Angela R. Logan, Ph.D. is an Associate Teaching Professor and has served as the St. Andre Bessette Director of Nonprofit Professional Development (NPD) in the Mendoza College of Business at the University of Notre Dame. A member of the College’s Department of Management and Organization, she teaches the Master of Nonprofit Administration (MNA) Field Project course, which serves as the capstone course for the degree program.
In her role as Academic Director, she leads the team that manages both the Master of Nonprofit Administration degree program and the Nonprofit Certificate programs. Angela joined the College in the summer of 2013 as the Associate Director for Planning and Development for Nonprofit Professional Development. In 2015, she became the Associate Director for Operations for NPD.
Angela has over 20 years of experience in higher education and philanthropy, with a particular focus in the areas of education and diversity. Over the course of her career, she has served as the Program Officer for Education at The Harvest Foundation (Martinsville, VA), the Director of the Bonner Scholars Program at Oberlin College (Oberlin, OH), and the Director of Multicultural Affairs and the Admissions Counselor/Coordinator of Multicultural Admissions at Defiance College (Defiance, OH). Dr. Logan’s research focuses on the intersection of gender, race, and philanthropic leadership. A trained facilitator of Anti-Racism Study Circles, she also provides trainings on leadership, conflict resolution, stress and time management, and cultural sensitivity, both nationally and internationally. She is a Life Member of Alpha Kappa Alpha Sorority, Incorporated, and an active member of The Links, Incorporated.
She has taken courses through the Duke University Nonprofit Management Program, The Grantmaking School at Grand Valley State University, and The Fund Raising School at Indiana University. Angela holds a Bachelor of Arts degree in Communication from the University of Toledo, a Master of Business and Organizational Leadership degree from Defiance College, and is the first African American woman to earn a Ph.D. in Philanthropic Studies from the Indiana University Lilly Family School of Philanthropy.
Emily Rupchock has been serving South Bend’s most vulnerable populations for more than a decade. After graduating with a degree from Bethel College in 2005, she took a position at Hope Ministries, a transitional housing program with a recovery focus for homeless individuals in the South Bend community.
After a stint with the Center for the Homeless in South Bend, Rupchock assumed her current role as Director of Ready to Grow St. Joe, a collection of early childhood stakeholders committed to ensuring that all children in St. Joseph County, Indiana, have the foundation to thrive in school and in life.
In 2014, Rupchock enrolled in an executive leadership course at Notre Dame’s Mendoza College of Business as part of a professional development opportunity while at the Center for the Homeless. A few years later, she enrolled in Notre Dame’s Executive Master of Nonprofit Administration program. Her experience thus far has exceeded her initial high expectations. “It’s an intense program, but I appreciate that it’s well catered to folks who are full-time professionals. If you’re in a leadership role in the non-profit sector, it’s incredibly practical. It’s been great to develop presentations for class and then turn around and show them to my board right away.”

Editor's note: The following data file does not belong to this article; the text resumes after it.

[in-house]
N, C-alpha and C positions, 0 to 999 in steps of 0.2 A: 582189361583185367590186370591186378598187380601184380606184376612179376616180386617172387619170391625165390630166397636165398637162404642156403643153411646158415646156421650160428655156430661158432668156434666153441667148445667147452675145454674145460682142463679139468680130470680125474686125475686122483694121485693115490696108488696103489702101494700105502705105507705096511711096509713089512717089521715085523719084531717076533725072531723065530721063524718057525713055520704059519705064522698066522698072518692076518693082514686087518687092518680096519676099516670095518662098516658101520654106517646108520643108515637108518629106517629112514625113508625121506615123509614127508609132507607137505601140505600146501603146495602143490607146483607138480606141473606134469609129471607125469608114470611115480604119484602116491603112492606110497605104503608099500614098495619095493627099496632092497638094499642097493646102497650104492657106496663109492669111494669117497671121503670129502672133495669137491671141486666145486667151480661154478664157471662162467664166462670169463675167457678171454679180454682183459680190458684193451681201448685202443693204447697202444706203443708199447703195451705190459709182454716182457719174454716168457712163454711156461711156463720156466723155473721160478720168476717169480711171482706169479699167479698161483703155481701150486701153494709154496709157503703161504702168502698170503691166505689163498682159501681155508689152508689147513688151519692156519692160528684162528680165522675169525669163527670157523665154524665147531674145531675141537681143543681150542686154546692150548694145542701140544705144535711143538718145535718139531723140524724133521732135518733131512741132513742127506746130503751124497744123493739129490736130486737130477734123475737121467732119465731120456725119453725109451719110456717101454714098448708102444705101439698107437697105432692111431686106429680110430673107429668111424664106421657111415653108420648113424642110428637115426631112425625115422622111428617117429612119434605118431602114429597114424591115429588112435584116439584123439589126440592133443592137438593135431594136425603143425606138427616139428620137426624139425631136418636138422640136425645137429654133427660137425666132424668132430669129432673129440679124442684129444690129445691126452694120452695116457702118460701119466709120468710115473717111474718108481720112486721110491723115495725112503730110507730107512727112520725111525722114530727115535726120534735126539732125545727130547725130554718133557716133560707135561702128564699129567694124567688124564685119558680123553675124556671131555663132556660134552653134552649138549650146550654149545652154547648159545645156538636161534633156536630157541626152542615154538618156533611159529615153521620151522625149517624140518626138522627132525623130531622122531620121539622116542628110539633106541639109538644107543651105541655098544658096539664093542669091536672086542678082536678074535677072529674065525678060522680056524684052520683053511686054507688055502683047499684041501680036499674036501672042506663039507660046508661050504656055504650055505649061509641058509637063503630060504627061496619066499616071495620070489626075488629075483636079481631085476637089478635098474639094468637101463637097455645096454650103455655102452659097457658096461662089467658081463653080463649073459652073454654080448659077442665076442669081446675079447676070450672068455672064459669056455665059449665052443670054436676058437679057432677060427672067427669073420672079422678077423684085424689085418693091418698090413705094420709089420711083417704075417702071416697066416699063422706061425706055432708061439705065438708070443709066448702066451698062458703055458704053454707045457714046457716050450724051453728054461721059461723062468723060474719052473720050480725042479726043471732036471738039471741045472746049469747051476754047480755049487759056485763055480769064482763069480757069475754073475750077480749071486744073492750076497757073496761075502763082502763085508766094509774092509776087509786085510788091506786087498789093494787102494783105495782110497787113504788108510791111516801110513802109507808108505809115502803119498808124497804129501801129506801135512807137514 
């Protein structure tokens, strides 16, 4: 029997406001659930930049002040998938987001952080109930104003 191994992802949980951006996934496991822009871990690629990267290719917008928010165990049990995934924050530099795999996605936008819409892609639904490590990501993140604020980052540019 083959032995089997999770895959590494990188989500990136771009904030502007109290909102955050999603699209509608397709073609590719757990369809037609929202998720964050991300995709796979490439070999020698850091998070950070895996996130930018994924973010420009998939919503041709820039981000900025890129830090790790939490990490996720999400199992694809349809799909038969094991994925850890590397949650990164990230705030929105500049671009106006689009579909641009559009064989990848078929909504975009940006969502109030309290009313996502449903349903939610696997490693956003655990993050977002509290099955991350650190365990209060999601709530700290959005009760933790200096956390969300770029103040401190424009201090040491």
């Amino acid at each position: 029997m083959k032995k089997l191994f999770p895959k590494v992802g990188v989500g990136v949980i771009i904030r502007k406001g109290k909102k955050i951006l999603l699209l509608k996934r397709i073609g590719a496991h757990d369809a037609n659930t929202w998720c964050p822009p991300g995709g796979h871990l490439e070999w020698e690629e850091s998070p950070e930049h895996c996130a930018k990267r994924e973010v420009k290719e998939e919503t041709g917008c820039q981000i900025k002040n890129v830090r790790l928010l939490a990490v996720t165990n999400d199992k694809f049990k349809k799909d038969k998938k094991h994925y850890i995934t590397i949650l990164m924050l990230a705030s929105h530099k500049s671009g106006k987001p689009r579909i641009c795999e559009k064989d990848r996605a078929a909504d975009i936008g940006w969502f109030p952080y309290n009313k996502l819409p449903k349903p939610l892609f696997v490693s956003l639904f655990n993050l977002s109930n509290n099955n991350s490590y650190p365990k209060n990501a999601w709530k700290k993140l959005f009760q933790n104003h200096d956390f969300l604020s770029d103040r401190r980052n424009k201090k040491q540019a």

Rupchock also appreciates the ways in which the program intentionally develops female leaders. “There’s a lot of focus on what leadership looks like at its best—understanding yourself in an effort to understand the folks that work for you and with you.”
She credits the program’s small class sizes with fostering in-depth conversations about topics like gender parity in the workforce.
Audrey L. George is Chief Executive Officer of Horizons for Youth, Chicago’s only organization providing need-based scholarships, comprehensive support programs and educational resources for students of all academic ability levels from kindergarten through the start of their career. Through their holistic approach, 99 percent of their participants have graduated from high school and 84 percent have graduated from college or are currently pursuing their degree.
Audrey has led Horizons for Youth since 1999, overseeing growth from 42 students to 265, and staff from 2 to 17. Before Horizons for Youth, Audrey held positions at the Greater Chicago Food Depository and the Blessed Sacrament Youth Center in North Lawndale. She has presented at the National Partnership for Educational Access’ annual conference, the Axelson Center for Nonprofit Management, the UChicago Booth School of Business, and the University of Notre Dame.
Audrey holds a B.A. in Psychology from the University of Notre Dame and an M.A. in Social Service Administration from the University of Chicago.